John Ahamefula was a civil servant working with the FCT Water Board before he met his sudden demise, leaving behind his six children of four boys and two girls.

According to her, Aham Junior, their first son, was just 14 years old when their father died and had to drop out of school as she could not cope with the school fees at the private school where the father had enrolled him and his siblings,

After the death of her husband, she suffered diabetes that affected her foot, making it difficult for her to walk around, let alone engaging in her trading business.

She lamented that “all the six children are now ‘working’ to support her in her business.

While speaking on the challenges in the ramshackle make-shift house, Aham Junior narrated that “even public schools, we cannot attend now, maybe when our mother is well, but now, I and my siblings do different things to support the family.

“I follow people to work at some building sites; my brothers and sister hawk things like pure water, groundnuts, while others stay with my mother at home.”

With the current high cost of living pilling more pressures on parents, the education sector has not been spared as many parents are caving in under pressures to withdraw their children from schools

Aside from the current high cost of living, Hamid Boboyi, executive secretary, Universal Basic Education Commission (UBEC), recently berated State Governors for failing to provide education at the subnational level, by refusing to pay 50% counterpart funding to access the UBEC funds for education at the grassroots.

In his estimation, Nigeria requires 20,000 schools and about 907,769 classrooms to be able to absorb the growing number of out-of-school children.

Andrew Hussaini, a teacher in one of the schools in Abuja, while describing what the current economic realities has done to many parents, said: “Over this period, we have seen the resilience of some parents, but many who cannot afford to bear the burdens of sending their children to the good schools, end up pushing them to public schools, where facilities for learning do not exist.”

The situation is worst at the lower cadre of education, especially at the primary and secondary school levels.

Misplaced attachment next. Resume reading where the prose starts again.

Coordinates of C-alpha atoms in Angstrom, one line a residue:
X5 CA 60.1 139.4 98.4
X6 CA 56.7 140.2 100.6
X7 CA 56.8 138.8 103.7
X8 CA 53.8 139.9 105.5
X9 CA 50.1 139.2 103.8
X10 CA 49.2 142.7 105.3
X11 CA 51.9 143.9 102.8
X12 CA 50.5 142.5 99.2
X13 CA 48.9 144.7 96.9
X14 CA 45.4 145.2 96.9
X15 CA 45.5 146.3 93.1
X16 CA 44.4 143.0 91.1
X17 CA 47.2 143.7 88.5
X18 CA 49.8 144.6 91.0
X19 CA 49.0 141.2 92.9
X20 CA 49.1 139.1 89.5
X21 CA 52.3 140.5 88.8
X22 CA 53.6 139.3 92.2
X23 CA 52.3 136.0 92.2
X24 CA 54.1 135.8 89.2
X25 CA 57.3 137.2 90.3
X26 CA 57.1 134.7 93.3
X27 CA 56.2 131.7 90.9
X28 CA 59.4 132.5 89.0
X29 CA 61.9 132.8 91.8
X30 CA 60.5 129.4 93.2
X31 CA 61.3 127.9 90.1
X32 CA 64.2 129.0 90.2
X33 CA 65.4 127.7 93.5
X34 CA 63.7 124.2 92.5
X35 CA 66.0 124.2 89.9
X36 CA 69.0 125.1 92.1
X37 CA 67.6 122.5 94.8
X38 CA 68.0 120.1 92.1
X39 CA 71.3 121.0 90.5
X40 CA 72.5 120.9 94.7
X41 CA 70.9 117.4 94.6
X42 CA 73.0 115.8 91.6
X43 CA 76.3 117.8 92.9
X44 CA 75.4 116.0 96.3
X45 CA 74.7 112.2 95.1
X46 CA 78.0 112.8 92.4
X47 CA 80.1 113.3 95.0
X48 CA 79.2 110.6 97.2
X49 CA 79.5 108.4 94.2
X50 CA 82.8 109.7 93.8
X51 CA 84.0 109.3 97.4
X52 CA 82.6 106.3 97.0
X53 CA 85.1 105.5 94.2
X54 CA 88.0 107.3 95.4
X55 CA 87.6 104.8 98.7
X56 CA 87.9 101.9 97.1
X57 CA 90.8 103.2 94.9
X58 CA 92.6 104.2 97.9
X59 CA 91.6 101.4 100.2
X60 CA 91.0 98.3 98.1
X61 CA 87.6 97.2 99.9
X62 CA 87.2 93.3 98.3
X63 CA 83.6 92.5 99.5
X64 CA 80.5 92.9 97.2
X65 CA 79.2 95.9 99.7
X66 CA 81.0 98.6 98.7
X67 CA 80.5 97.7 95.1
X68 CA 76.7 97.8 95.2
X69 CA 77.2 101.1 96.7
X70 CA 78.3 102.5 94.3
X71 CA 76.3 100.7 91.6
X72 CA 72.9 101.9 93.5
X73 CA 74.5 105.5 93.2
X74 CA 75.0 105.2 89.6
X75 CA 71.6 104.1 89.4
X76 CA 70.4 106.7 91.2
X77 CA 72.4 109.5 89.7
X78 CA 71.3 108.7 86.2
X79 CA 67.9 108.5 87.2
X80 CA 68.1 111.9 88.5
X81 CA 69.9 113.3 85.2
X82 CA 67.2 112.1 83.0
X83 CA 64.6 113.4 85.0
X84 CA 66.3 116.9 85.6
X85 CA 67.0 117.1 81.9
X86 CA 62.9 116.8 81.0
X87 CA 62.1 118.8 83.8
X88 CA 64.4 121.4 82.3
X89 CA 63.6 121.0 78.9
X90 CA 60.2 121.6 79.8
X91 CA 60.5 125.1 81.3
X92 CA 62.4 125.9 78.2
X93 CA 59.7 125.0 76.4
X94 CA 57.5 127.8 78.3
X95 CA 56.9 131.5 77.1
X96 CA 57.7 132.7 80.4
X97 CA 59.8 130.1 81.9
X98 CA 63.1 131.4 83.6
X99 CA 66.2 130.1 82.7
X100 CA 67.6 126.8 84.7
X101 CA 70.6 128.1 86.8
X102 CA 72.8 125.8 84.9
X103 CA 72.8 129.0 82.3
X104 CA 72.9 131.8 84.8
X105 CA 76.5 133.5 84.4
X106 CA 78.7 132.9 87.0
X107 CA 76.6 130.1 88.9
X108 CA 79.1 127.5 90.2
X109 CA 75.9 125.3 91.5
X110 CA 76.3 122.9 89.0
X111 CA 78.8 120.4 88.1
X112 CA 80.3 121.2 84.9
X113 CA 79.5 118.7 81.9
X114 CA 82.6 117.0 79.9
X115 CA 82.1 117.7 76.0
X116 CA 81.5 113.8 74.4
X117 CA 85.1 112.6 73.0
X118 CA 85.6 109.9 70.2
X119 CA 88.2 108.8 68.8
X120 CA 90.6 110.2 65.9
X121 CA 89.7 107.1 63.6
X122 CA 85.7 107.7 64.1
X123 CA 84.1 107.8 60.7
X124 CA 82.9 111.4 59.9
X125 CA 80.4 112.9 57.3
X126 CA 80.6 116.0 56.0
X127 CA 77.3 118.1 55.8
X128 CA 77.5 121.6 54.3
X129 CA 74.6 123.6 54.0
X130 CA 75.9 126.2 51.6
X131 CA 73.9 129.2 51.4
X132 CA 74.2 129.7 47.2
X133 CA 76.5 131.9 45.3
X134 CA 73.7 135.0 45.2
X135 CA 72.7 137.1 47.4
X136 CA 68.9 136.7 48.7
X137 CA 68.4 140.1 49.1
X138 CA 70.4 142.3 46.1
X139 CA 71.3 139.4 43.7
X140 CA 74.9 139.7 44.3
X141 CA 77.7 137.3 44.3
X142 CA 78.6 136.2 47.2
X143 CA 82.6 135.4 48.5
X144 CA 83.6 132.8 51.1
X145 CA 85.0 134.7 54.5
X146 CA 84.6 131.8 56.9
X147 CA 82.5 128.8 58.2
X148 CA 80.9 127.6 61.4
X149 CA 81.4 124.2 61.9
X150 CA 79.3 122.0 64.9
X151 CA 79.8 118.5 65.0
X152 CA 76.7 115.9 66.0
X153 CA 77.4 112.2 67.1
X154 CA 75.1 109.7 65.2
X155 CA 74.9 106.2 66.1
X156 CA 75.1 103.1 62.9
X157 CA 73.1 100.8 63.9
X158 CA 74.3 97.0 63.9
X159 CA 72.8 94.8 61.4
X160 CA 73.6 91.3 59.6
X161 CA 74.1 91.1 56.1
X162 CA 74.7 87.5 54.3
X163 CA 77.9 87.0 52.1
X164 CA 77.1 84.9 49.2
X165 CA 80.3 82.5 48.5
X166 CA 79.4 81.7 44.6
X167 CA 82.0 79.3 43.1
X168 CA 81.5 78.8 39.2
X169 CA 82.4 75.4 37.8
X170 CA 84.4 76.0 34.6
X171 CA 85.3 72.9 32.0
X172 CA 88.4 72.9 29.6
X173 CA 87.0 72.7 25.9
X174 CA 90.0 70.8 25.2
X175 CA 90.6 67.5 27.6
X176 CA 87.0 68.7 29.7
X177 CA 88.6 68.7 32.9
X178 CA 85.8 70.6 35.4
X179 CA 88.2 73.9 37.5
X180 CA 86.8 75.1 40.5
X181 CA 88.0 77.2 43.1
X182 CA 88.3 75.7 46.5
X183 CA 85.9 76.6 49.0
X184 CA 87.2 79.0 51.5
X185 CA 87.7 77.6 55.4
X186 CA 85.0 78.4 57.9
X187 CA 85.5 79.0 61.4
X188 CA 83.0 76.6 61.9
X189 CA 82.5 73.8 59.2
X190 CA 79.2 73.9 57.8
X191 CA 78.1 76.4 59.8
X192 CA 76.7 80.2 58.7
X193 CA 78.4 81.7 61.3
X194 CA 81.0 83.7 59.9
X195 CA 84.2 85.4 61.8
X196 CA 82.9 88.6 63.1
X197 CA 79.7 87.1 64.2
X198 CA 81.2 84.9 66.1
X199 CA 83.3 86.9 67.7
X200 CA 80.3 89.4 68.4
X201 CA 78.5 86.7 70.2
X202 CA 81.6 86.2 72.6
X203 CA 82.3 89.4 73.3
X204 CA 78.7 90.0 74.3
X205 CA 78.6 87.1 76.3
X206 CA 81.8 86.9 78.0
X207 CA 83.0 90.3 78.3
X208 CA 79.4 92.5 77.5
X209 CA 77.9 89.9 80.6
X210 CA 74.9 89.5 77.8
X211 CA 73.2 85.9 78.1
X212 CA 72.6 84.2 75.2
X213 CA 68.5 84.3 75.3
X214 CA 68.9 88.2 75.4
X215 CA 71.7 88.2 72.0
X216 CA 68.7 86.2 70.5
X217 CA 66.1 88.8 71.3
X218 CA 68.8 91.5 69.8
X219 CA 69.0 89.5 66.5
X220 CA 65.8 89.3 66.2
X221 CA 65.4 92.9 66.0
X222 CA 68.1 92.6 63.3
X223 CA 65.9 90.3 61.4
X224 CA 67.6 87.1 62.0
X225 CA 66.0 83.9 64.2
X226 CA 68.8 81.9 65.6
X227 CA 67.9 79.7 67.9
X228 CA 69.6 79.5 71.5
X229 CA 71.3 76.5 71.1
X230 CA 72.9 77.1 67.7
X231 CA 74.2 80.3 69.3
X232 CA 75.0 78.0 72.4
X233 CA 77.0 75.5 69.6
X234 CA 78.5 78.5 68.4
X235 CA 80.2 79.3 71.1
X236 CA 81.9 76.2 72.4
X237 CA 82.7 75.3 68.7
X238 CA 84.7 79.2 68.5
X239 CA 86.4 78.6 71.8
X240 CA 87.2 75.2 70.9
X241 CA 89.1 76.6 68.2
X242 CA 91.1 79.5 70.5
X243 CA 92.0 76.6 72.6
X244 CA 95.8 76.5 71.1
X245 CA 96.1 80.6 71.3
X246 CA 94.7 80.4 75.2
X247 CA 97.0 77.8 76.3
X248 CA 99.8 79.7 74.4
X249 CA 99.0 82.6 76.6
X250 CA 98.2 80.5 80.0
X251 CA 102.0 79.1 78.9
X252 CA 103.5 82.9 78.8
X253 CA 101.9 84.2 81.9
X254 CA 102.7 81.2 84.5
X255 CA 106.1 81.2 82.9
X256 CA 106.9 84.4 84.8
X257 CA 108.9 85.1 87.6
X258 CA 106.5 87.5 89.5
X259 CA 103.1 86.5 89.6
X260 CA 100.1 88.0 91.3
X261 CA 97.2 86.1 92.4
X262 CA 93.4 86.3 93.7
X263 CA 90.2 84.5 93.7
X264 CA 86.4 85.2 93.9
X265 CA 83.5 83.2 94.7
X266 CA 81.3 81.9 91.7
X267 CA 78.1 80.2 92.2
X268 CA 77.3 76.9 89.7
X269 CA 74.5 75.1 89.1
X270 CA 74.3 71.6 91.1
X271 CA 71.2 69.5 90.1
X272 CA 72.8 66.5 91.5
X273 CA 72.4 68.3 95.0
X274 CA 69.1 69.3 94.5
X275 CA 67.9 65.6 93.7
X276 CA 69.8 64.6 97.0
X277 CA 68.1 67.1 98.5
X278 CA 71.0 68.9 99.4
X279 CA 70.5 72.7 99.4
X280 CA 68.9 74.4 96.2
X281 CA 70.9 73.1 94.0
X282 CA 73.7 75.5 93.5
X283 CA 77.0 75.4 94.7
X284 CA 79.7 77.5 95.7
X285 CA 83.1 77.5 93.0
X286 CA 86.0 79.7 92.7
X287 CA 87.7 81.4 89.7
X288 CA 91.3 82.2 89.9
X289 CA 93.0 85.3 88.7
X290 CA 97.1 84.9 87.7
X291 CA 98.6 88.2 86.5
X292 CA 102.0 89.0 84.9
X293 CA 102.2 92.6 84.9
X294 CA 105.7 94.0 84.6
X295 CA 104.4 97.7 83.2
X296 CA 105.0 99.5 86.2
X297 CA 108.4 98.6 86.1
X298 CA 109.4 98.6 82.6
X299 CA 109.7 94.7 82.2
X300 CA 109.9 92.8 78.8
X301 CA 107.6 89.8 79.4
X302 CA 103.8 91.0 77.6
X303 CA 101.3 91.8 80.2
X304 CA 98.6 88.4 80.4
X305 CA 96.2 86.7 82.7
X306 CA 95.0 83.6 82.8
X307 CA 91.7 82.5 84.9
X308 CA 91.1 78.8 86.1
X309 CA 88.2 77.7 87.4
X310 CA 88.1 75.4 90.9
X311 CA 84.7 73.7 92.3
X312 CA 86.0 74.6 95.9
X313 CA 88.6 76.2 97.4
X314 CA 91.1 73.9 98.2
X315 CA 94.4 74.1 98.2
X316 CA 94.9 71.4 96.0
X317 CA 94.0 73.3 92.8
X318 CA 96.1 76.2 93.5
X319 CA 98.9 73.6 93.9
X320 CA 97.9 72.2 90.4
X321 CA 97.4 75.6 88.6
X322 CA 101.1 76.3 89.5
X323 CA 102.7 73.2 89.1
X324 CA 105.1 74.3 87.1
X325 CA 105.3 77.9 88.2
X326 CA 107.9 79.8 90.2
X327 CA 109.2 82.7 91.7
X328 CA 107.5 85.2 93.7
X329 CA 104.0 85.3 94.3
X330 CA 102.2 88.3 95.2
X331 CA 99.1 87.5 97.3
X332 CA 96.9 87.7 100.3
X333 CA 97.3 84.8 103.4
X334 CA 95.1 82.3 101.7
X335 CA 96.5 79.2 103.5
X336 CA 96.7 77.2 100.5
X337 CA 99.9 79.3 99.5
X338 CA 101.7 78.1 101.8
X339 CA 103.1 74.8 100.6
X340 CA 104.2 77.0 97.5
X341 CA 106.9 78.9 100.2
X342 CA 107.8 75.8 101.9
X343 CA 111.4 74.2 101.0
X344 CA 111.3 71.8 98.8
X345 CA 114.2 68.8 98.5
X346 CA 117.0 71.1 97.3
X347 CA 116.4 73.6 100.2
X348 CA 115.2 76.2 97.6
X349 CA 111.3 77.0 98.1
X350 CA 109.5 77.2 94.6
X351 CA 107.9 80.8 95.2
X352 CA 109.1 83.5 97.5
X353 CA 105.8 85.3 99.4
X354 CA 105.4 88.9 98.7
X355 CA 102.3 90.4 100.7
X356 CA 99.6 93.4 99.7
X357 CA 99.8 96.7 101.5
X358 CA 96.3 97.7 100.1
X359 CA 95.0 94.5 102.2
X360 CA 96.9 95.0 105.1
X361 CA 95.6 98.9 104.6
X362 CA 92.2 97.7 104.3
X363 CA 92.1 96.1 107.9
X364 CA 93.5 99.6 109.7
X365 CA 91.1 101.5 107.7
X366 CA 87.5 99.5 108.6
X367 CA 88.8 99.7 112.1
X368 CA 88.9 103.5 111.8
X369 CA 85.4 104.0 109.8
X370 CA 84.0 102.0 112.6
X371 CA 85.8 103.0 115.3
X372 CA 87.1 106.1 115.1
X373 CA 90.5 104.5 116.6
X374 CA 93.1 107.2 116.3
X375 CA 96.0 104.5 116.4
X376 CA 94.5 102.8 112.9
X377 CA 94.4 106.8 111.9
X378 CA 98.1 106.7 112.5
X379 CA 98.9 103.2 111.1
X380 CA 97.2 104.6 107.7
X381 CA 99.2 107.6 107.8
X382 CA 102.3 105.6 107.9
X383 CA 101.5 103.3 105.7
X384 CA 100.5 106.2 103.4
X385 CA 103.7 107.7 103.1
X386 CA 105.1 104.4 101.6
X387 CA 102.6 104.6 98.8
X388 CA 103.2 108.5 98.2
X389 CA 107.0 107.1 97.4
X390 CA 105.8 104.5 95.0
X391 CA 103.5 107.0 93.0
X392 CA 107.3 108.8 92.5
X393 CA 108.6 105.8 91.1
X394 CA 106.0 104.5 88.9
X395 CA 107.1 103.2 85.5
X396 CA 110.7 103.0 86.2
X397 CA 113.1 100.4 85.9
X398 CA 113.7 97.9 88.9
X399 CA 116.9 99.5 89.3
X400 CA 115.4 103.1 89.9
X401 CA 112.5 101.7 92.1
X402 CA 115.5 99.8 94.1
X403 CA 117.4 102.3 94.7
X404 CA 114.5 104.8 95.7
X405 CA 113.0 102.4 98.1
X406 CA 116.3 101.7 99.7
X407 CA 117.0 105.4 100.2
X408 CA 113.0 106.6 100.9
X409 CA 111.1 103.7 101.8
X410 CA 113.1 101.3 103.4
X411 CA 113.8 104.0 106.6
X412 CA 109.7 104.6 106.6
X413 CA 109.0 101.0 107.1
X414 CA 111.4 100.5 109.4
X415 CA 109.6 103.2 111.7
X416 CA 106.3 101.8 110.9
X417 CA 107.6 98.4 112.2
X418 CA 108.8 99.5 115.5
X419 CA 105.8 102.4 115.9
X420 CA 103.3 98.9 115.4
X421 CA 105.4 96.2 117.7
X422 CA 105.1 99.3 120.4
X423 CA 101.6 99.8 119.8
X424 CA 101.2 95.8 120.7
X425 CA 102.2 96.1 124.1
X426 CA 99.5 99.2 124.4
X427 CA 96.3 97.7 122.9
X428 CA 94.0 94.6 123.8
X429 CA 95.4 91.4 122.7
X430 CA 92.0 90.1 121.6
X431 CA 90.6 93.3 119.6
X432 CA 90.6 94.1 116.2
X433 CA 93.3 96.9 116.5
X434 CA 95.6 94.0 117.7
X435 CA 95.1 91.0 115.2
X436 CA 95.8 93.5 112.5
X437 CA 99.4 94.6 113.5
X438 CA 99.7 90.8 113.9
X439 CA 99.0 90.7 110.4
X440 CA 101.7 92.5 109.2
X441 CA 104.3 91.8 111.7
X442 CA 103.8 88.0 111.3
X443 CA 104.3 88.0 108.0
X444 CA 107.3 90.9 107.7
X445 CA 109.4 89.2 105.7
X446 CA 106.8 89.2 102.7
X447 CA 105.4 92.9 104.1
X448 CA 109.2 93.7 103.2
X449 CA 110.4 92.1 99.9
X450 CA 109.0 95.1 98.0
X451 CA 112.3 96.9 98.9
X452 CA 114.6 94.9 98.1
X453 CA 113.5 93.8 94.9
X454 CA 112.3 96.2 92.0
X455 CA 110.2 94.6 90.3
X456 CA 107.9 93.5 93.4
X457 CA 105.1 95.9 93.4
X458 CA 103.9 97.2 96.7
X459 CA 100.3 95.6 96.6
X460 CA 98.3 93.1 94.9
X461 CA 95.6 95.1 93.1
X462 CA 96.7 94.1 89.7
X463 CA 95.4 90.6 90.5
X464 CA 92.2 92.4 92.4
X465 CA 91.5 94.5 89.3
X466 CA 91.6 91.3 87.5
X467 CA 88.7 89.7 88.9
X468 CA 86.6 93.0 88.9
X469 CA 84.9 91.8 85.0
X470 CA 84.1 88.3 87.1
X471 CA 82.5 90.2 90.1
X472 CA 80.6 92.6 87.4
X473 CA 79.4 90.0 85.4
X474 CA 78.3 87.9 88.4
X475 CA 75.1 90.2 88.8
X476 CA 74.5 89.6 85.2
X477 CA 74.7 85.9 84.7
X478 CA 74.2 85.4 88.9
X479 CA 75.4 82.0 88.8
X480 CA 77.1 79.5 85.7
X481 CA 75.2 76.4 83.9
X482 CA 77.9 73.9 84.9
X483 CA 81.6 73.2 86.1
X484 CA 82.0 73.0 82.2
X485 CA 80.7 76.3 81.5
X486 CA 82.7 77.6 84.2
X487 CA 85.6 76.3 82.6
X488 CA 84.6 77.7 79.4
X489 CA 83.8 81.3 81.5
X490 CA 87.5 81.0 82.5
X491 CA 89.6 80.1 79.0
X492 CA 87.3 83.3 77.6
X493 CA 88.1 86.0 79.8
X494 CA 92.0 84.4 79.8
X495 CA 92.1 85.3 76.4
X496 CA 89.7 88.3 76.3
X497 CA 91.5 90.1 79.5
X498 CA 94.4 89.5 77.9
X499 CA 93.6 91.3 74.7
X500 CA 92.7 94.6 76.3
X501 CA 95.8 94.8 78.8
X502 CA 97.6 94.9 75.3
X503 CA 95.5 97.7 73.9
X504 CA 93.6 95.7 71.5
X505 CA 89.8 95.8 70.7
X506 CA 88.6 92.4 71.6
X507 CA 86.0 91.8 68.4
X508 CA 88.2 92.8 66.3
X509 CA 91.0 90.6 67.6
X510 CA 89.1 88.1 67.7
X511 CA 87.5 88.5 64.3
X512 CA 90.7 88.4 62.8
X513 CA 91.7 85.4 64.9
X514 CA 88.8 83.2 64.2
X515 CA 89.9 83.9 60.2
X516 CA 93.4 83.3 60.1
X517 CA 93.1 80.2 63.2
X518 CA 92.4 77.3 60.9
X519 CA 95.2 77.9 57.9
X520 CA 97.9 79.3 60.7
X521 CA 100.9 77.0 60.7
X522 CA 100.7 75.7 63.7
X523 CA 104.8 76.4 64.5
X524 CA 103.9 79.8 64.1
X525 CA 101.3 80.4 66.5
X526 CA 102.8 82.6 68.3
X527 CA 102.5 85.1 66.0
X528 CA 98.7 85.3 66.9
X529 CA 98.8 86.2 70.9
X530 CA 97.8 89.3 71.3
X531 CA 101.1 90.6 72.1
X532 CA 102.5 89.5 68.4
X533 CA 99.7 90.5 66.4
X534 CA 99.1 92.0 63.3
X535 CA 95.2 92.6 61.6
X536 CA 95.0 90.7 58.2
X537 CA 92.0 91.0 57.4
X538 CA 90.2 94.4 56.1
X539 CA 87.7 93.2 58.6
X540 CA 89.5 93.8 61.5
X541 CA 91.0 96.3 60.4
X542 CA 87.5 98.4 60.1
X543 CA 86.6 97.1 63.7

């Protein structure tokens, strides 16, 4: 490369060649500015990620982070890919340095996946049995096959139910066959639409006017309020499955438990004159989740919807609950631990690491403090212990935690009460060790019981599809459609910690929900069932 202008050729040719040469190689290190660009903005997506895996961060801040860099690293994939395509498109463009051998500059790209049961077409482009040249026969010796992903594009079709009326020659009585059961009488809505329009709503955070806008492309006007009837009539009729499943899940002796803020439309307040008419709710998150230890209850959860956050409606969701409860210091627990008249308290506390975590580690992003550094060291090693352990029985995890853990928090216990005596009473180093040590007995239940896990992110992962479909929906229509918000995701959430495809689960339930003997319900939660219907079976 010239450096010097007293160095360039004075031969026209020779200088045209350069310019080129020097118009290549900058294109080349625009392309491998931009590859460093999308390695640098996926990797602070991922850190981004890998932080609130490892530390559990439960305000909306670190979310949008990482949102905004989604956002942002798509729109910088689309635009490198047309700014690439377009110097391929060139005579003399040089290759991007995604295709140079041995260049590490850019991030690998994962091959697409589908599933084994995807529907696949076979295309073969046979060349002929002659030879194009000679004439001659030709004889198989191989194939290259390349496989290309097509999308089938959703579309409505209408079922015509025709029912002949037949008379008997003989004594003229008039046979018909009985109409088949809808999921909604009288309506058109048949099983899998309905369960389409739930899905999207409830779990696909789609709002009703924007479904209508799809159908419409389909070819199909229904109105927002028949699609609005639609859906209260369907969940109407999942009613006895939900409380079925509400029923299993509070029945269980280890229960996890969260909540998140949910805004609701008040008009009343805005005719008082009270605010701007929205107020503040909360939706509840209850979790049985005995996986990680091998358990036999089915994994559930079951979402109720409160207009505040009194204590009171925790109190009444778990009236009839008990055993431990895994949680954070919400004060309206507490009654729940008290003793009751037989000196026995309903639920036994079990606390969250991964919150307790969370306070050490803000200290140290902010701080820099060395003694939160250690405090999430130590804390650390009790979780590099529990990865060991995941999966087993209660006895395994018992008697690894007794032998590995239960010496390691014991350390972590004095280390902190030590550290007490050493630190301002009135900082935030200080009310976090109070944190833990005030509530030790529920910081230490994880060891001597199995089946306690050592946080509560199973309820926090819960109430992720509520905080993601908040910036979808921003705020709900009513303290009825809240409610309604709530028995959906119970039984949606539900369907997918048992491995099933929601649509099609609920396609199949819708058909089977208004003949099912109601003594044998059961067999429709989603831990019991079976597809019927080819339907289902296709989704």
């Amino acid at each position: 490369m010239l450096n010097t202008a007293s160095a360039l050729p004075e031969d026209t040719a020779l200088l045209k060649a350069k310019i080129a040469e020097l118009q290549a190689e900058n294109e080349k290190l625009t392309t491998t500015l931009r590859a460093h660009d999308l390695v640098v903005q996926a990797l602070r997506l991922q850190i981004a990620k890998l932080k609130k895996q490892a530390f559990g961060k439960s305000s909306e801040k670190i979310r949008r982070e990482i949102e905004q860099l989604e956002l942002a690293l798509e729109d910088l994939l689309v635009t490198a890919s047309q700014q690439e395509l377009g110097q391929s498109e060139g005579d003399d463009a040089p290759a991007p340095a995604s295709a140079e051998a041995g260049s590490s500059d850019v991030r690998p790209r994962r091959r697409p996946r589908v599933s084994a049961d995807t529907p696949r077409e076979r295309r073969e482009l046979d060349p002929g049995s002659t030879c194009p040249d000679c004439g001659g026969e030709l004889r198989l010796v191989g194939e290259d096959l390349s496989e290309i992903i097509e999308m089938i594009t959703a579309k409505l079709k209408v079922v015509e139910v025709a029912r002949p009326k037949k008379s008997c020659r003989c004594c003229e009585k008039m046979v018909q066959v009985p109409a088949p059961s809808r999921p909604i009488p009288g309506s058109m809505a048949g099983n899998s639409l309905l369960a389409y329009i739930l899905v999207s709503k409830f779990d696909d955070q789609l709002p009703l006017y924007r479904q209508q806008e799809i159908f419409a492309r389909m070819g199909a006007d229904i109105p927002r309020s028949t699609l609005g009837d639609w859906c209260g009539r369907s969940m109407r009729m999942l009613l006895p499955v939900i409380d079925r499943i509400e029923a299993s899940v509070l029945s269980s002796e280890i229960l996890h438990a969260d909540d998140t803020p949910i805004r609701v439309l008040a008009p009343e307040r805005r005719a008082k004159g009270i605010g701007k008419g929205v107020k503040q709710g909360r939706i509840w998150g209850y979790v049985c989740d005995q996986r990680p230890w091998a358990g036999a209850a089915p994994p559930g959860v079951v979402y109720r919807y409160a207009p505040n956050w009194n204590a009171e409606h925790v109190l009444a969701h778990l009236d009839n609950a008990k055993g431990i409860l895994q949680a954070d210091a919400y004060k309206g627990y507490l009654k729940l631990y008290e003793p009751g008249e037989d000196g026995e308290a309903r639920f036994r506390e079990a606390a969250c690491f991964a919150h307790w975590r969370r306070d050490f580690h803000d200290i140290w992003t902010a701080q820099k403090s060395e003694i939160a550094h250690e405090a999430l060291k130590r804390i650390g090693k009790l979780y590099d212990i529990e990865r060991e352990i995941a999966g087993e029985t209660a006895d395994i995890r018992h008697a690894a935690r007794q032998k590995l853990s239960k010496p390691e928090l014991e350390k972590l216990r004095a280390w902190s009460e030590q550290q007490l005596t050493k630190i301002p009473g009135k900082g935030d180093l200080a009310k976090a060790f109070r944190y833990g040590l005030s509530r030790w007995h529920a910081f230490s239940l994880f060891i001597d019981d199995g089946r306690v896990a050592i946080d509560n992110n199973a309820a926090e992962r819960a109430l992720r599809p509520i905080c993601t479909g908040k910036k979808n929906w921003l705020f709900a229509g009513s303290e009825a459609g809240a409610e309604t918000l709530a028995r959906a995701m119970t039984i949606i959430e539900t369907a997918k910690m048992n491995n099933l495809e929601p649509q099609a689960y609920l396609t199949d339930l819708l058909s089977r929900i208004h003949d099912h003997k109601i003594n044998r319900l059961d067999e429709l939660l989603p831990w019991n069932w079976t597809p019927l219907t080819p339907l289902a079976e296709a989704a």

Hussaini believes that government must invest more in education and skills training, “if the Nigeria of our dream will be realised”

“How do you unlock the potentials of such a huge number of children if they remain out of school.

“I teach in a private school, but when I have the need to visit my colleagues in public schools, I feel sorry for our state of education.

“You can imagine what happens to those who are daily being forced to stay out of school because their parents cannot afford to pay for their transportation to and from schools, or settle their school fees or purchase books for them,” he said.

In his bid to tackle these challenges, President Bola Tinubu recently, approved system-wide policies to comprehensively overhaul the education sector with the aim to improve learning and skill development, increase enrolment, and ensure the academic security of the nation’s children. This intervention is still in its infancy, tomorrow will determine its success.

Hunger remains potent threat

As the sun rises over the bustling streets of Lagos, Nigeria, a sense of excitement and anticipation fills the air. It’s another May 27, 2024, and Children’s Day is finally here again. However, for many Nigerian parents, this day is a special opportunity to shower their children with love, attention, and joy.
Street children. Children's day

But, with the current economic challenges facing the country, many parents are struggling to make ends meet, let alone provide a memorable celebration for their children.

The Archbishop, Catholic Archdiocese, Alfred Martins, has urged the Federal Government to declare a state of emergency in the food sector to address deprivation and hunger in the country.

This was disclosed in a statement issued by the Director, Social Communications, Catholic Archdiocese, Anthony Godonu, recently.

As a result of hunger, many children of school-going age have since left the classroom to the streets to hawk wares to augment their parents’ earnings, for survival.